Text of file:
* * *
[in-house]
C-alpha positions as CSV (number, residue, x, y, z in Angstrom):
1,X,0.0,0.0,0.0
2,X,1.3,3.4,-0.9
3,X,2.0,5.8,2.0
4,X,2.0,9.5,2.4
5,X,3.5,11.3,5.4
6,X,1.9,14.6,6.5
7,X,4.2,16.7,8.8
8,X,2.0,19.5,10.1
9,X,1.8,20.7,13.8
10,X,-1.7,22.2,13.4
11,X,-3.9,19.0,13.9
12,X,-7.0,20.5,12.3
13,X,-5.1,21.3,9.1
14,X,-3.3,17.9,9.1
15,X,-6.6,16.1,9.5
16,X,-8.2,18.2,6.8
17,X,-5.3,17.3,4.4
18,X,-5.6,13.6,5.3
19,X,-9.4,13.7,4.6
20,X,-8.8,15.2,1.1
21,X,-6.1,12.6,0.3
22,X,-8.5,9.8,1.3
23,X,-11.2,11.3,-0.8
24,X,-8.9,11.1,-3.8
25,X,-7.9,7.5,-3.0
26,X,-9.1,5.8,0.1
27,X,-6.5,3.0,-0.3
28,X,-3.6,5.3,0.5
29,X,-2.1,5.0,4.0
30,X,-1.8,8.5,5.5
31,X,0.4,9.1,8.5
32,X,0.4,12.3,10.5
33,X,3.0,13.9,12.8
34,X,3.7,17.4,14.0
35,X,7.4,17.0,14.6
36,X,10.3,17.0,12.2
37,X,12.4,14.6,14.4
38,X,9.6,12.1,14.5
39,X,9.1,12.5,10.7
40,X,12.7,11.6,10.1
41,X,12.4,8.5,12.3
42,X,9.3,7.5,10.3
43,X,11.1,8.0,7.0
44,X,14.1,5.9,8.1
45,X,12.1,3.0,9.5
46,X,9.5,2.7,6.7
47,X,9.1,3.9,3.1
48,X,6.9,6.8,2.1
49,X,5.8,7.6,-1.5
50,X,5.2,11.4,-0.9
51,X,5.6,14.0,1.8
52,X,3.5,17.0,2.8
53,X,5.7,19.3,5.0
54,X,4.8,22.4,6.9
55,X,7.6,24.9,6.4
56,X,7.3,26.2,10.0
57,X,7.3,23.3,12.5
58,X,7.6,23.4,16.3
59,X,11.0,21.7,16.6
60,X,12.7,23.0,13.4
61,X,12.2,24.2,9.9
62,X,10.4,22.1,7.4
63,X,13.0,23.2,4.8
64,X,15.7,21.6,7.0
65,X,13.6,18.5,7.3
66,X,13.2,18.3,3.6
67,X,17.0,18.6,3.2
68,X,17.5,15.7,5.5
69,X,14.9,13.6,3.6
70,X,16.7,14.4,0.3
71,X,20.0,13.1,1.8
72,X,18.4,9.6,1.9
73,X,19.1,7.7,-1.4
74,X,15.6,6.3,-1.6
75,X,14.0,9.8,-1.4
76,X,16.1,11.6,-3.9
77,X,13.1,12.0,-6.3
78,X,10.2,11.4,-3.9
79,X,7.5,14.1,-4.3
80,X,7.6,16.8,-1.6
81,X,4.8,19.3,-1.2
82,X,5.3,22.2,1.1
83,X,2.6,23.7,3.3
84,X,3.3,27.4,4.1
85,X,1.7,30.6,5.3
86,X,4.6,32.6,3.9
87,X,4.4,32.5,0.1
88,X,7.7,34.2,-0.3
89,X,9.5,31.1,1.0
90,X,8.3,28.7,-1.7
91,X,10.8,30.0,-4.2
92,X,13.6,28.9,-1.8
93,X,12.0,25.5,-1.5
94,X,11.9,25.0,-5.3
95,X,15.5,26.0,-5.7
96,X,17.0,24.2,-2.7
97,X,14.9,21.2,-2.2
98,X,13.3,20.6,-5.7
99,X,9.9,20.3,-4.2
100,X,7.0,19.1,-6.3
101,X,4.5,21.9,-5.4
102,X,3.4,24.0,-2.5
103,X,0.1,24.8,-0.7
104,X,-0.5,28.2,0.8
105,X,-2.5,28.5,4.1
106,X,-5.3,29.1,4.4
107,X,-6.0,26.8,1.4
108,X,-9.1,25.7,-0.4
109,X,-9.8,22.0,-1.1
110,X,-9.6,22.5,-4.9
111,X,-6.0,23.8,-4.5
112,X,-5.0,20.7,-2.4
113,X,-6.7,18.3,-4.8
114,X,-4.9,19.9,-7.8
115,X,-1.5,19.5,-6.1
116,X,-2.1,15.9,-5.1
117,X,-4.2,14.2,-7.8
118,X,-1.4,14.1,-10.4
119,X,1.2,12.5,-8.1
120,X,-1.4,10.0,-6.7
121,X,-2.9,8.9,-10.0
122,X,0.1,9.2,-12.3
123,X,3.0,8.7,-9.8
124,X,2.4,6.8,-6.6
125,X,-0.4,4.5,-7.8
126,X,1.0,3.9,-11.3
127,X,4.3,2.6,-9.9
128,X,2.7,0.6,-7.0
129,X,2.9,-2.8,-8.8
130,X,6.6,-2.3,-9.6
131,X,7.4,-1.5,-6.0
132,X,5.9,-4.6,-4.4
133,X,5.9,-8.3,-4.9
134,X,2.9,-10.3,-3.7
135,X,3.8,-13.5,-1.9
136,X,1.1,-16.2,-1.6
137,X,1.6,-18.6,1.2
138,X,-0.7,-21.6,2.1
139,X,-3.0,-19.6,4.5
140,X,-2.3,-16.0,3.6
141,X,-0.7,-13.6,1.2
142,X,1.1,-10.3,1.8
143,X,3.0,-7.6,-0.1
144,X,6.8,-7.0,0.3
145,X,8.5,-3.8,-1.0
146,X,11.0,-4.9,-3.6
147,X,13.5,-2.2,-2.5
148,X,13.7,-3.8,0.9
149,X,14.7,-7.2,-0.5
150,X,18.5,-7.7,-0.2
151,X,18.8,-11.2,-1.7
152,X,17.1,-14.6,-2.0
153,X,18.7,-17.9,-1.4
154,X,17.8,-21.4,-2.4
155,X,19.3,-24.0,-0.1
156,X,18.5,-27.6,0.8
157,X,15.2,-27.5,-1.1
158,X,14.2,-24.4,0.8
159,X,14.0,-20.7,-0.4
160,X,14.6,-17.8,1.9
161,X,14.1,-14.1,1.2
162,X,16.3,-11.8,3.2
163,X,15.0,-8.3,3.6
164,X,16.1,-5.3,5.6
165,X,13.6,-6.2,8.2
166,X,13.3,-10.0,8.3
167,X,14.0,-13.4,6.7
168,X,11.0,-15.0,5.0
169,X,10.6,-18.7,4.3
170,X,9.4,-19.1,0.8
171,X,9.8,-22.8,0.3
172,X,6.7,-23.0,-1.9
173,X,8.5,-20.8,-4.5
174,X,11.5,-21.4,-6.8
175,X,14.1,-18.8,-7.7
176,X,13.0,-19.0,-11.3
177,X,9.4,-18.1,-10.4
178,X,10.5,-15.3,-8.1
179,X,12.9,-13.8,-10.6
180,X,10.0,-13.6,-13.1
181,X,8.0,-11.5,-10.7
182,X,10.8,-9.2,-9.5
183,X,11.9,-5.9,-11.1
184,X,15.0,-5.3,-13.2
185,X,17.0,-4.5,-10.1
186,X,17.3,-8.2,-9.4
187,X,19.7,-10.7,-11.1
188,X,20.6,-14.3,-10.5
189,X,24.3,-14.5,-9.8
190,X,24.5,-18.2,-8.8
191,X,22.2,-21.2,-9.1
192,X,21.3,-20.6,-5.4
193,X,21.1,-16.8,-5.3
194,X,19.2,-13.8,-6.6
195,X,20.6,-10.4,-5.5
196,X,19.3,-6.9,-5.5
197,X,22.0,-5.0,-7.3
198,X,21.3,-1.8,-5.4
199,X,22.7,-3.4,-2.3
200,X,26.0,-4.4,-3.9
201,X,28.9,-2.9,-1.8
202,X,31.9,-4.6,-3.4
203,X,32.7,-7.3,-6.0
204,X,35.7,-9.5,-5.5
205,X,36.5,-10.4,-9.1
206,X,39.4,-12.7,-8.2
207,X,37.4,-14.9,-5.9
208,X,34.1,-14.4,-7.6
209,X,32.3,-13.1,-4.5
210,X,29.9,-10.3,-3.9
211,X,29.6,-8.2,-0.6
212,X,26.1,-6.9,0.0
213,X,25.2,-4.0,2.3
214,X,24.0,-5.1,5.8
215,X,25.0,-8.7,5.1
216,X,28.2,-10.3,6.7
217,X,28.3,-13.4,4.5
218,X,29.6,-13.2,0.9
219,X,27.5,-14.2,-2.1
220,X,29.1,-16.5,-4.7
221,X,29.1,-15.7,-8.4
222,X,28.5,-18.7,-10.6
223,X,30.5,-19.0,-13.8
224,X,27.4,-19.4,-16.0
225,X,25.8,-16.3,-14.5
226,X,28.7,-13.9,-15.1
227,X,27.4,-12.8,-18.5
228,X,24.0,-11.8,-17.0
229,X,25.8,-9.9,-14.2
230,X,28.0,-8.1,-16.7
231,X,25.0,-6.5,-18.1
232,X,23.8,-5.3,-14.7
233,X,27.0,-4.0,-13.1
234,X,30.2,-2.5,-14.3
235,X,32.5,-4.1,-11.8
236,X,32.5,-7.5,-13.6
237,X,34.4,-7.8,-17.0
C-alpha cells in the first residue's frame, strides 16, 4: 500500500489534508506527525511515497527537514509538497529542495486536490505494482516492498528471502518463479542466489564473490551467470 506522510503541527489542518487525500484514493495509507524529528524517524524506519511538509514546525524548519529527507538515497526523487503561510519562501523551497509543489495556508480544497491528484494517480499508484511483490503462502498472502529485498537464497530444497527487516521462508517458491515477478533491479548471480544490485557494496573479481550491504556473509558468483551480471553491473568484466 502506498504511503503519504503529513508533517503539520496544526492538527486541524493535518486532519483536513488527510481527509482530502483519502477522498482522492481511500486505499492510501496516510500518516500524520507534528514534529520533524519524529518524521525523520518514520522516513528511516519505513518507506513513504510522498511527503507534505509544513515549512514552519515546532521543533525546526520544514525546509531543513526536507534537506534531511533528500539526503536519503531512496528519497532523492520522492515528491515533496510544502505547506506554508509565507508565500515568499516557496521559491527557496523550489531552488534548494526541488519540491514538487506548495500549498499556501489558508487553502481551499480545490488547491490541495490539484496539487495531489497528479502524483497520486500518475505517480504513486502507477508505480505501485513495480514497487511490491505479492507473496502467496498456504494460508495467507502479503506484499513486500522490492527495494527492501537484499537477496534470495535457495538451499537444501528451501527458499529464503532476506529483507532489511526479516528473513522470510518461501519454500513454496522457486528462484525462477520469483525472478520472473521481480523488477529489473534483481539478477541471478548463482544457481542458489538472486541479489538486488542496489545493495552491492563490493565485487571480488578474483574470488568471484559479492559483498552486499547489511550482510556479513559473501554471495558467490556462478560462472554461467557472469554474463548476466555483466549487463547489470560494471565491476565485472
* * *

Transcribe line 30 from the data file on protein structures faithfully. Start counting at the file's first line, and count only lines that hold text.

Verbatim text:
28,X,-3.6,5.3,0.5